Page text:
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Risqué business

20 August 2015 By , Ben Kellerman

The hacking of adultery website Ashley Madison has revealed more than just an embarrassing list of email addresses, including many seemingly from prominent financial institutions. It exposed a business model that couldn’t deliver the tantalizing product on offer to most of its customers.

The site’s success was predicated on what economists call the network effect. In Ashley Madison’s case, married men, and supposedly women, were attracted to the site on the promise they could meet others like them looking for an extramarital fling. The more people flocked to the marketplace, the more valuable the network would become. That presumably was a component of its plan, unveiled earlier this year, to raise capital with a London stock listing.

Given the nature of trade conducted through Toronto-based Ashley Madison, discretion was a key selling point, more so than for a stock exchange where buyers and sellers meet or even Facebook, where friends and acquaintances connect. So when the site was hacked, putting at risk the information contained in its nearly 40 million accounts, a core competency was violated.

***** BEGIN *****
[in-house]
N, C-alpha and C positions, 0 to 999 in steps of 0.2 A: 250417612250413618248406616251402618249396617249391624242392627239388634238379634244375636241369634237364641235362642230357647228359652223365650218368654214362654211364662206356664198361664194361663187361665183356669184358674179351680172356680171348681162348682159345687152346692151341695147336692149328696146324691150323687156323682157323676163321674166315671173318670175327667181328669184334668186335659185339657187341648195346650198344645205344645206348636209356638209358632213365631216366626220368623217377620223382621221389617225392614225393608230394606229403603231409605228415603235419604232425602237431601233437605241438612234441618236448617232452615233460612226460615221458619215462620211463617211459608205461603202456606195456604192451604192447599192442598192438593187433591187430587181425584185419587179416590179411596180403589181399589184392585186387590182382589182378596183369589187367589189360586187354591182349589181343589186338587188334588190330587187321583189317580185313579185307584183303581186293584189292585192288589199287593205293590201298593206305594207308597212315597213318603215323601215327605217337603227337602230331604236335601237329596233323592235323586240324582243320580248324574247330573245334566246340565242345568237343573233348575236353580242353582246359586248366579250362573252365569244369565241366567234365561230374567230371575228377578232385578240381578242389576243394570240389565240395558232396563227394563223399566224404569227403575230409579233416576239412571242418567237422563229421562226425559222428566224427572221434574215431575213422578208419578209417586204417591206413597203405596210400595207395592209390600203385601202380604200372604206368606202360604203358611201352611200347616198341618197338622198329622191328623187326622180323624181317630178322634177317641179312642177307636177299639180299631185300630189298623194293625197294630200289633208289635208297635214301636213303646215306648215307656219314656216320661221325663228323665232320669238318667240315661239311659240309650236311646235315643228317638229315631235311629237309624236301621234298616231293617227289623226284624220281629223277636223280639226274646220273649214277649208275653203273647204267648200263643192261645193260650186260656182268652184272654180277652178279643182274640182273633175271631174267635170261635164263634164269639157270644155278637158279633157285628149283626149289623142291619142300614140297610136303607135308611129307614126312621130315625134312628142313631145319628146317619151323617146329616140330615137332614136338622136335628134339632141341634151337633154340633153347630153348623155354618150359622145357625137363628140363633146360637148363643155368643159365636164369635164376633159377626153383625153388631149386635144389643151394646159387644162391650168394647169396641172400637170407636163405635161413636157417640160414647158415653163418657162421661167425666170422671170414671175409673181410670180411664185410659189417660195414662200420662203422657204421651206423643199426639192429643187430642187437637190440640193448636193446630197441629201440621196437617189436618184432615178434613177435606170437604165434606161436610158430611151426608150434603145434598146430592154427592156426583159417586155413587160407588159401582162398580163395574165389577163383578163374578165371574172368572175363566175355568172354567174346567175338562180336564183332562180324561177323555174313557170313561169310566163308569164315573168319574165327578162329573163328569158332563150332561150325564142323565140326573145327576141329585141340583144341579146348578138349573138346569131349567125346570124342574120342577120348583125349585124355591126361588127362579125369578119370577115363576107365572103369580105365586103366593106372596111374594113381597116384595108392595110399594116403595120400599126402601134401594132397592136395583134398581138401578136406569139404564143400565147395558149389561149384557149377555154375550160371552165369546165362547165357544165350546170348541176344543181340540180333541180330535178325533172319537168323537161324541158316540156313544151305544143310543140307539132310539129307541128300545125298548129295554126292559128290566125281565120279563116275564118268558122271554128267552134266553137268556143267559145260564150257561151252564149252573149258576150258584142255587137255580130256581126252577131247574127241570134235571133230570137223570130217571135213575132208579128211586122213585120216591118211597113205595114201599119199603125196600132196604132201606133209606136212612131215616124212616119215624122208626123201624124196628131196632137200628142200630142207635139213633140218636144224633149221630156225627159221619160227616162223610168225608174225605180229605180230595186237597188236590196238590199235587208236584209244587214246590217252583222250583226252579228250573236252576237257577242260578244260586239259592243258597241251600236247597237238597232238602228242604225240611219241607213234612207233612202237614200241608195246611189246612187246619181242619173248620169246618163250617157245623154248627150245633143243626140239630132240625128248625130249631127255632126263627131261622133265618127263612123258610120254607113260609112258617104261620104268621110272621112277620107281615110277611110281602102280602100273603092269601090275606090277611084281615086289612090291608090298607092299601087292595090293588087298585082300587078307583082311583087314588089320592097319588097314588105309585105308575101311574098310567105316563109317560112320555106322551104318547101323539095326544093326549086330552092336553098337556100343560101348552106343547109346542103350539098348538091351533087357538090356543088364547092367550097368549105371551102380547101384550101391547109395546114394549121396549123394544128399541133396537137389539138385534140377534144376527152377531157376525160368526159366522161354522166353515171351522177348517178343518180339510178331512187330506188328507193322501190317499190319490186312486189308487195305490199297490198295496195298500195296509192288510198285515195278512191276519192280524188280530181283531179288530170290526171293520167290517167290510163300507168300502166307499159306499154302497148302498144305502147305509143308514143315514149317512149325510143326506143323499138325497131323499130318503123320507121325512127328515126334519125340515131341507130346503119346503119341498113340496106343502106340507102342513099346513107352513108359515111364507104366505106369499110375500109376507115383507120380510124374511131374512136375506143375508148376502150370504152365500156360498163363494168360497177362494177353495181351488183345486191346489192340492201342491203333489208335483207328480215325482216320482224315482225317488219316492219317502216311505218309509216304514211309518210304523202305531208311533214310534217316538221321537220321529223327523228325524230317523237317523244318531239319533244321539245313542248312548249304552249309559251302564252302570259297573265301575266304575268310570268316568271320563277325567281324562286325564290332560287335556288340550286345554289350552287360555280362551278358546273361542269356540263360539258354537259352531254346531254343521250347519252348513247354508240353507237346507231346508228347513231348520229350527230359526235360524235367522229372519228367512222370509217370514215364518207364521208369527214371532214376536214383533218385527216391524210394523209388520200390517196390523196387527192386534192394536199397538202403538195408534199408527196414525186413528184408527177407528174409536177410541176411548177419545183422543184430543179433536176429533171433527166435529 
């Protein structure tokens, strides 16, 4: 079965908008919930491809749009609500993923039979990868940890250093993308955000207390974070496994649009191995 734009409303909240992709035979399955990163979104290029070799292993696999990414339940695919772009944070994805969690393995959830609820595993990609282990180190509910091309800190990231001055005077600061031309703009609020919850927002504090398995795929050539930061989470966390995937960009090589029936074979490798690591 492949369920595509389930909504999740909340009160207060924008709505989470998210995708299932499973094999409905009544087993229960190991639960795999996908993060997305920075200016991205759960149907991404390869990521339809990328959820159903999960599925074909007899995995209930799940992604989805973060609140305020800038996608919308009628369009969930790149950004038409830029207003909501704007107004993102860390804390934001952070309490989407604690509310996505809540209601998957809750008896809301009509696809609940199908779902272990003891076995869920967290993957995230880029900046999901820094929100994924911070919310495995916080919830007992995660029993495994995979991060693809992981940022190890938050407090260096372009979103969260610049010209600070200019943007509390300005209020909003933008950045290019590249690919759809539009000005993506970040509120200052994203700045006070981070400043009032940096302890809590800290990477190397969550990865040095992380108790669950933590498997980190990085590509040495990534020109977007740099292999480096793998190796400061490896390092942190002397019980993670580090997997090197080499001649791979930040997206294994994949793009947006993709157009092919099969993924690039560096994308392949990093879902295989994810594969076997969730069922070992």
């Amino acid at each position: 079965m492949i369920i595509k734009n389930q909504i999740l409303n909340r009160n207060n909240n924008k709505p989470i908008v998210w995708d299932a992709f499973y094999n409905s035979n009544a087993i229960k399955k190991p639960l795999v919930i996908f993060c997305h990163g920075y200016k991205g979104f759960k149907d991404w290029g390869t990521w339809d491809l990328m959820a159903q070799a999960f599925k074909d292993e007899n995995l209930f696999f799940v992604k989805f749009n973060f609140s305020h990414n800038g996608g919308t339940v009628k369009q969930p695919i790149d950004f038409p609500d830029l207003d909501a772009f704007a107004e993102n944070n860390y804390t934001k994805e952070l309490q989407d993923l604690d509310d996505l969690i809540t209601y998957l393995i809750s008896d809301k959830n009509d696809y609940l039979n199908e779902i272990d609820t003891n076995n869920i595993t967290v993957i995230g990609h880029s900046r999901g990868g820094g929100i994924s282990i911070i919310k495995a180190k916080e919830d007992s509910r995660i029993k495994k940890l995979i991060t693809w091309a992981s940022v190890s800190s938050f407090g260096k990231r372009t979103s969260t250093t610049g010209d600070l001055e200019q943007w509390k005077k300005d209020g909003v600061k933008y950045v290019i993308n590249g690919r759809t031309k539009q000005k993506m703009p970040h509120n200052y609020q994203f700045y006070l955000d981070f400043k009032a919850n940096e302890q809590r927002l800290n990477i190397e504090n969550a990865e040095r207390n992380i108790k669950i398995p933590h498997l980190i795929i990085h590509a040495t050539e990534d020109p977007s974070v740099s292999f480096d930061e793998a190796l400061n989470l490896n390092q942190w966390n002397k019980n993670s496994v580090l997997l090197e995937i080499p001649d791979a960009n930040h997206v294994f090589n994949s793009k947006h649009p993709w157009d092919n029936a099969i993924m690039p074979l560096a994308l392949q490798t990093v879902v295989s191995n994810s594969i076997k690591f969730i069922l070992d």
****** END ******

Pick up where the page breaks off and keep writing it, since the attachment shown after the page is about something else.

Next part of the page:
But the more damaging revelation in a business sense is that few of the site’s users are women. A survey of the hacked data by Errata Security shows that of the 36 million accounts posted, 28 million belong to men and 5 million to women – and it’s unclear how many of the latter are actual people.

The hackers, meanwhile, suggest real women made up fewer than 10 percent of the total. That dovetails with allegations that the company has tried to spruce up female user numbers with bots and fake accounts. The hackers’ statement, for example, cites a lawsuit by a former employee who said she created up to a thousand phony female profiles.

These figures also seem to contradict Chief Executive Noel Biderman’s claims about his user base, including that Ashley Madison’s members under the age of 35 were split evenly between genders.

The singles dating service Match.com boasts of a 50-50 split. Dating app Tinder has near gender parity, according to news reports. An exchange that purports to connect men with women needs both on its books, in similar numbers. Any potential investors can thank Ashley Madison’s hackers for uncovering this damaging flaw.

 

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